You Will Be A Better Writer If You Live First

Finding your voice through the profundity (and mundanity) of experience

Photo by Patrick Tomasso on Unsplash

“Most people love you for who you pretend to be. To keep their love, you keep pretending — performing. You get to love your pretense.”

I’ve found a way, nonetheless, to write my truth, in all its messiness, and without pretense, which has been tricky, to say the least. Because how can you succeed as a writer in a world that simultaneously says “give us authenticity and raw emotion but also give us polished according to some arbitrary standards?” The shortest answer I can give is the often misattributed quote, “write drunk, edit sober.” Not everyone lives by that rule, however (Hemingway actually refused to write drunk), and honestly, editing the stuff drunk you wrote is often more trouble than it’s worth. So here is a longer, more complex answer, that will take a little more explanation: live life.

Life is full of stories yearning to be told

A good story can take many forms. I have the utmost respect and a great deal of envy for talented fiction writers. After having sat down several times to write a fictional novel and quitting as many times in frustration, I decided it was not my thing, at least not at this point in life.

Living is not the same thing as existing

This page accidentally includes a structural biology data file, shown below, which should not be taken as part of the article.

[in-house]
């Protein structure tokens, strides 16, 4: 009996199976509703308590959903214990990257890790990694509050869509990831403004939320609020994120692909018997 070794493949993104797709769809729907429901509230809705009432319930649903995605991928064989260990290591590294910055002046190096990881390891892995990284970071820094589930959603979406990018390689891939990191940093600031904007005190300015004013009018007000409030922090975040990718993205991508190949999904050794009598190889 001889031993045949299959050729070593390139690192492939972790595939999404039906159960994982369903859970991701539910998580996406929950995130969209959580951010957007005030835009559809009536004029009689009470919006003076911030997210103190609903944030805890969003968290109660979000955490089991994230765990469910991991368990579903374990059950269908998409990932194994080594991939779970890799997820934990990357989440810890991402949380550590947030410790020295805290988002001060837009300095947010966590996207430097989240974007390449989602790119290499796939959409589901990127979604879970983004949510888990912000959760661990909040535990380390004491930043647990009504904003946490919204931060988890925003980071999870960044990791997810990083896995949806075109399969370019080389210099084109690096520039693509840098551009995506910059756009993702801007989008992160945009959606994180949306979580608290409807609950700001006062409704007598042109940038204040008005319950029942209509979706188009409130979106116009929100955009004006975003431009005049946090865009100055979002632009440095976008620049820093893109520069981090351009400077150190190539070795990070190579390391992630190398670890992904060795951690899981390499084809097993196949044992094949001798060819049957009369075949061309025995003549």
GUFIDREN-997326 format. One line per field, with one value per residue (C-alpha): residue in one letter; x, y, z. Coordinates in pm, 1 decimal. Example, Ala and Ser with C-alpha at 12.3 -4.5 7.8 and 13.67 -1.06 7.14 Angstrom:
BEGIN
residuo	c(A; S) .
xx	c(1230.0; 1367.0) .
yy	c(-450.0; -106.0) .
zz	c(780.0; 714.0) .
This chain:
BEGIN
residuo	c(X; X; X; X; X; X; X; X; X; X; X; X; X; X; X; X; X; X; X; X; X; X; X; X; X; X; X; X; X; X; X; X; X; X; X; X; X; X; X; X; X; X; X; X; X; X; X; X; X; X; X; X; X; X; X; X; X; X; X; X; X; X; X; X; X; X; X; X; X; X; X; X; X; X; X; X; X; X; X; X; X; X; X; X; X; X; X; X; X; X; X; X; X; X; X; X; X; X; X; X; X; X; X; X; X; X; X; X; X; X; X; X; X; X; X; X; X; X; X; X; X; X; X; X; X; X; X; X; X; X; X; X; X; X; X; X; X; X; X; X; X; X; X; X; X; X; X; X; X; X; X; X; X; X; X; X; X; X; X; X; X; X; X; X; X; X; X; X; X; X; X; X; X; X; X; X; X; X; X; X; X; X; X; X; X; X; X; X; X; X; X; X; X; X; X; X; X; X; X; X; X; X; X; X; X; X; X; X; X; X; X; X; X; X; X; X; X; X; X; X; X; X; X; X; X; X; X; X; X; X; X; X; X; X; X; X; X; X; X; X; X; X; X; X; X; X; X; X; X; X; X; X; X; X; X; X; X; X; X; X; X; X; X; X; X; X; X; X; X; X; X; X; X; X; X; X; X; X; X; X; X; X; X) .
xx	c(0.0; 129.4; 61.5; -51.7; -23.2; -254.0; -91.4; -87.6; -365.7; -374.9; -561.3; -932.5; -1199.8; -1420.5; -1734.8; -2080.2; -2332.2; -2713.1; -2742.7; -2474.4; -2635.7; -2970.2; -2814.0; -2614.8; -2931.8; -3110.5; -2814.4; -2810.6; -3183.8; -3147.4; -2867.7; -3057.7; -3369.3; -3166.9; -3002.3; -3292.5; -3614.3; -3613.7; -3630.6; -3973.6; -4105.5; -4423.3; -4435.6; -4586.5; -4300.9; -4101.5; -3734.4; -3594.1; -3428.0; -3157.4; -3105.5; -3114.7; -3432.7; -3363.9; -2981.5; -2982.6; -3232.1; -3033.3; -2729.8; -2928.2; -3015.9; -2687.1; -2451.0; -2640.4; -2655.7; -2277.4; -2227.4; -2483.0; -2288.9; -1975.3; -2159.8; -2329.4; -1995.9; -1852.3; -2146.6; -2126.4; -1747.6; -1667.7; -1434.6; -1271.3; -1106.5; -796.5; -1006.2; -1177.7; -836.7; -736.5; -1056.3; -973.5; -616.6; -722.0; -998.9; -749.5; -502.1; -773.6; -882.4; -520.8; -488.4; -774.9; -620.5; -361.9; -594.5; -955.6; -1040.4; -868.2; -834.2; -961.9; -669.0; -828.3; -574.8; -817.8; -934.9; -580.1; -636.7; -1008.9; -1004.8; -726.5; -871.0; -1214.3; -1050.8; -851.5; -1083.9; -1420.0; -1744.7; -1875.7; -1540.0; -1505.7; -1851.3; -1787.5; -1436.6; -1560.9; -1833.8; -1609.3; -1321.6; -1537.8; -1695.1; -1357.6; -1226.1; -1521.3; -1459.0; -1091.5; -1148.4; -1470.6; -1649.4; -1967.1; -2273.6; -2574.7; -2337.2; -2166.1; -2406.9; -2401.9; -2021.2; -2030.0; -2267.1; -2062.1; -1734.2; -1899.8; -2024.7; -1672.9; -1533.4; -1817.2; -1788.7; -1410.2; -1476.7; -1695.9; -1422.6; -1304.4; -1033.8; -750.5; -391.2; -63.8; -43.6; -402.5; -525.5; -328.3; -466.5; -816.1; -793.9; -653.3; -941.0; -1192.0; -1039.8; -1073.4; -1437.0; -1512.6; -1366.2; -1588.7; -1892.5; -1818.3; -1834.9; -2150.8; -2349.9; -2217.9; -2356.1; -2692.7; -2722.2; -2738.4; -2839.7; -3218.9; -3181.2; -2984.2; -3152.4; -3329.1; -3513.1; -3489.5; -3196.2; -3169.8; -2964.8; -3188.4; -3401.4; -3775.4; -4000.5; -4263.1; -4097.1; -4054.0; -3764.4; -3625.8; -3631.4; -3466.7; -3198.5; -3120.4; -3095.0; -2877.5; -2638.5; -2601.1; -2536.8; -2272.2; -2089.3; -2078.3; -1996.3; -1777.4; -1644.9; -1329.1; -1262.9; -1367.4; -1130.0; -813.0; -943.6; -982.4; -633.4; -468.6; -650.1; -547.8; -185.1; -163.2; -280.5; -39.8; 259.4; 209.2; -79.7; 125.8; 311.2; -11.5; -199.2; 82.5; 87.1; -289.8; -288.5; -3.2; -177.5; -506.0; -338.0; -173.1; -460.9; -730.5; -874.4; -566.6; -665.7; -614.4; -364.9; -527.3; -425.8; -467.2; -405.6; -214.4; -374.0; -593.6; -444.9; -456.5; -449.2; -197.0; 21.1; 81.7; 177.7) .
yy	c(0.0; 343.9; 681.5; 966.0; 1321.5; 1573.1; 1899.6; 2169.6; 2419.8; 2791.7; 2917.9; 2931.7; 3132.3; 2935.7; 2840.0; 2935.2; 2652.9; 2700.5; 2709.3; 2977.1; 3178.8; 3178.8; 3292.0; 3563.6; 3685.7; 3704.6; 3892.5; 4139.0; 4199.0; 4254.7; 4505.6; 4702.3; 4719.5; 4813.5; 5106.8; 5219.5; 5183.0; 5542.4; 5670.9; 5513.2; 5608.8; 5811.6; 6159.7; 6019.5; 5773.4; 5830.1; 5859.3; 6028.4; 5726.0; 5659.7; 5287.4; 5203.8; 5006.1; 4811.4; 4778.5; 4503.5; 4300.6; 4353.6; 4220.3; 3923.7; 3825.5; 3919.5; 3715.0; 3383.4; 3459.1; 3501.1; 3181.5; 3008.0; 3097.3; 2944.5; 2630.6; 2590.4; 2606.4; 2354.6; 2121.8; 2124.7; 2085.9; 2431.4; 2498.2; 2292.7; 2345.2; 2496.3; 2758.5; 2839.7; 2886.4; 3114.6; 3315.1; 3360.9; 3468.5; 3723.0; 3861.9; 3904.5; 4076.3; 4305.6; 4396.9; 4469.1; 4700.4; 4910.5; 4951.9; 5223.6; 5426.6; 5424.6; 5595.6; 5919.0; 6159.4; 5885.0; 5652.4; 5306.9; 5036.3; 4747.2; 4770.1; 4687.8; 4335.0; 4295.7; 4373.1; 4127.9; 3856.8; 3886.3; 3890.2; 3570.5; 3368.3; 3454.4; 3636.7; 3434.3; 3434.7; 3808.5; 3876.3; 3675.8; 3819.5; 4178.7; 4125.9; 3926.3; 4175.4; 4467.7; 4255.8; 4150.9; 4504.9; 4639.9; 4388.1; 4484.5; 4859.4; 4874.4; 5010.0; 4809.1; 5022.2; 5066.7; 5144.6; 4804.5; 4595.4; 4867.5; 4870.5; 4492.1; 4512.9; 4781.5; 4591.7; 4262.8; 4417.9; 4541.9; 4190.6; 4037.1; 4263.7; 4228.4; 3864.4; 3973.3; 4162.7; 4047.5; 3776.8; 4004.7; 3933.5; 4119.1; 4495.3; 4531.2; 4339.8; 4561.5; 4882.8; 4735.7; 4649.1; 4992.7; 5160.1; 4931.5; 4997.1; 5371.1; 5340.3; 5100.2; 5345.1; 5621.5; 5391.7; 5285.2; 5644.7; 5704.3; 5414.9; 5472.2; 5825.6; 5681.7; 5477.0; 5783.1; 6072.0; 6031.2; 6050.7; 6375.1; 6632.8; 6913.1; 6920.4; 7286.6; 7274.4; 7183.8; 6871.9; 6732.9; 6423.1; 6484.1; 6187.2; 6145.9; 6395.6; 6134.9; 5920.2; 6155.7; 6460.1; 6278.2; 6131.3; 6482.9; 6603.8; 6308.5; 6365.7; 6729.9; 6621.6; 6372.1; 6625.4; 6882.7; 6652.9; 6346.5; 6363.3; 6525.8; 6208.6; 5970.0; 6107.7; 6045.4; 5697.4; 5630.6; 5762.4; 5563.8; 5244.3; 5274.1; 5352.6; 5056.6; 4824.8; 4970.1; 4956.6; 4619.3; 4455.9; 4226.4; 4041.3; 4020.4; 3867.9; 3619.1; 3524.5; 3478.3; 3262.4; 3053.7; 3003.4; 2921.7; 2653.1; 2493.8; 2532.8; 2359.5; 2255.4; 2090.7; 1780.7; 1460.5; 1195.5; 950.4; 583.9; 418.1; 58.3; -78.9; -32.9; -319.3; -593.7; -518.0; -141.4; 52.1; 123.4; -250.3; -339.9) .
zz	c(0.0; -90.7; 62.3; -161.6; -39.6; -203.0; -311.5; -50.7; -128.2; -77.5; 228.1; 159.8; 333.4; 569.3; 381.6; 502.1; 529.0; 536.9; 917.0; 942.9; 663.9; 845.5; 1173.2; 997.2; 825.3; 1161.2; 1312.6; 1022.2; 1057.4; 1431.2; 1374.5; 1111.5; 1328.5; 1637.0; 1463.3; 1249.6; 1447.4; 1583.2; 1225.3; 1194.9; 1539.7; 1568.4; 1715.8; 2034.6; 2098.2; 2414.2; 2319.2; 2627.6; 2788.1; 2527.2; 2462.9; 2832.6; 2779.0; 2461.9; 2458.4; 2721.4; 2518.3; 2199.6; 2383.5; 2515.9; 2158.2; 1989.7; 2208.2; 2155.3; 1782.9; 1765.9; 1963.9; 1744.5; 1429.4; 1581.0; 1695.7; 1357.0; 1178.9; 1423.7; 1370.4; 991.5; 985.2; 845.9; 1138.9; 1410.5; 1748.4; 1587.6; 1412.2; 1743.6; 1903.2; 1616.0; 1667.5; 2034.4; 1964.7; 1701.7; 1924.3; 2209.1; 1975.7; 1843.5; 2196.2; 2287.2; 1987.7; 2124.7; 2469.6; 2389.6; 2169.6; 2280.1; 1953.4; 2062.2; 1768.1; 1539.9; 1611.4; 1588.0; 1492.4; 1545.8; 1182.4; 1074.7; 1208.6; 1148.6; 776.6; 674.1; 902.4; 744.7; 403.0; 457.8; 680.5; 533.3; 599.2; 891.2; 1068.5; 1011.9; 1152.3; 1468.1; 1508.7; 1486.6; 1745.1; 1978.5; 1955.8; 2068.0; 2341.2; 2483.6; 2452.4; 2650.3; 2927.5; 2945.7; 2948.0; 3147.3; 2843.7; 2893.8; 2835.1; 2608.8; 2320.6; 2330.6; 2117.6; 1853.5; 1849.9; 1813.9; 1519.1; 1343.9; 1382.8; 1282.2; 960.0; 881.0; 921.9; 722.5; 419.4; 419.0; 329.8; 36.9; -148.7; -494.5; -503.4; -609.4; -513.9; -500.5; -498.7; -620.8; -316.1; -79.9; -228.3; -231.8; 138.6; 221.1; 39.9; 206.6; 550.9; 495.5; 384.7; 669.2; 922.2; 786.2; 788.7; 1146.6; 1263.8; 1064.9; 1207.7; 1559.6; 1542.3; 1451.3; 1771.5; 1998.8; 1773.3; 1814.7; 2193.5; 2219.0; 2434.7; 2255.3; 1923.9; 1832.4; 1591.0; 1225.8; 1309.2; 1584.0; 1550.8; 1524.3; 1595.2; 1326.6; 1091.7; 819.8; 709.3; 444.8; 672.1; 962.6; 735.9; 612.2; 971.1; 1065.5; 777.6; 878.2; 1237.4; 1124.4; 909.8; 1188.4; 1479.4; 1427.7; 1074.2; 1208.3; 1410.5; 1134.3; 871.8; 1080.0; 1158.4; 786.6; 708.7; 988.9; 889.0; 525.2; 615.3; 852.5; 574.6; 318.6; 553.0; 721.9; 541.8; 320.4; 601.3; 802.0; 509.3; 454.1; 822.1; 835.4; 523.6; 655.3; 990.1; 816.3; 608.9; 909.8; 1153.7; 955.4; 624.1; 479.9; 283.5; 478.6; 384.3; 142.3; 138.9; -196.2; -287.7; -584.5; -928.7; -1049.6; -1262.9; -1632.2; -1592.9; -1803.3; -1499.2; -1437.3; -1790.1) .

This rather cheesy adage has some deep truth to it, for me at least. What I said above will not just magically happen if you don’t sink your teeth into life and be ready to feel it all. Good stories come from people who have taken risks, failed miserably, had their lives turned upside down, loved fiercely, and maybe even stared down their own death on one more more occasions.

You cannot write your life if you do not see it as a worthy of living to the fullest.

Good stories also come from being able to appreciate the magnitude of all the experiences situated between those massively life-altering moments. Like the time I sat with my infant son and took pictures of him, just moments before CPS unexpectedly showed up at my door and began a completely unnecessary and invasive investigation into my family. That story remains immensely painful and writing it was actually a form of therapy for me. Writing trauma can be helpful to the person who experienced the particular trauma, but it can also help others who might not have the courage to tell their own story just yet. Others’ stories can build us up, give us strength to form our own narrative, and find a path to healing.

Everything counts

I end with this simple idea: it’s all important. Every watershed decision, the all-encompassing grief of loss, every quiet moment of self-reflection, each stubbed toe, and every seemingly inconsequential piece of cake shared with a close friend. These are all stories to be told within the greater narrative of your life and within the story of life itself.

Constant collisions between the personal and political. Professor. Adoptee. Advocate. Activist. I write about dogs a lot. michelemerritt.com

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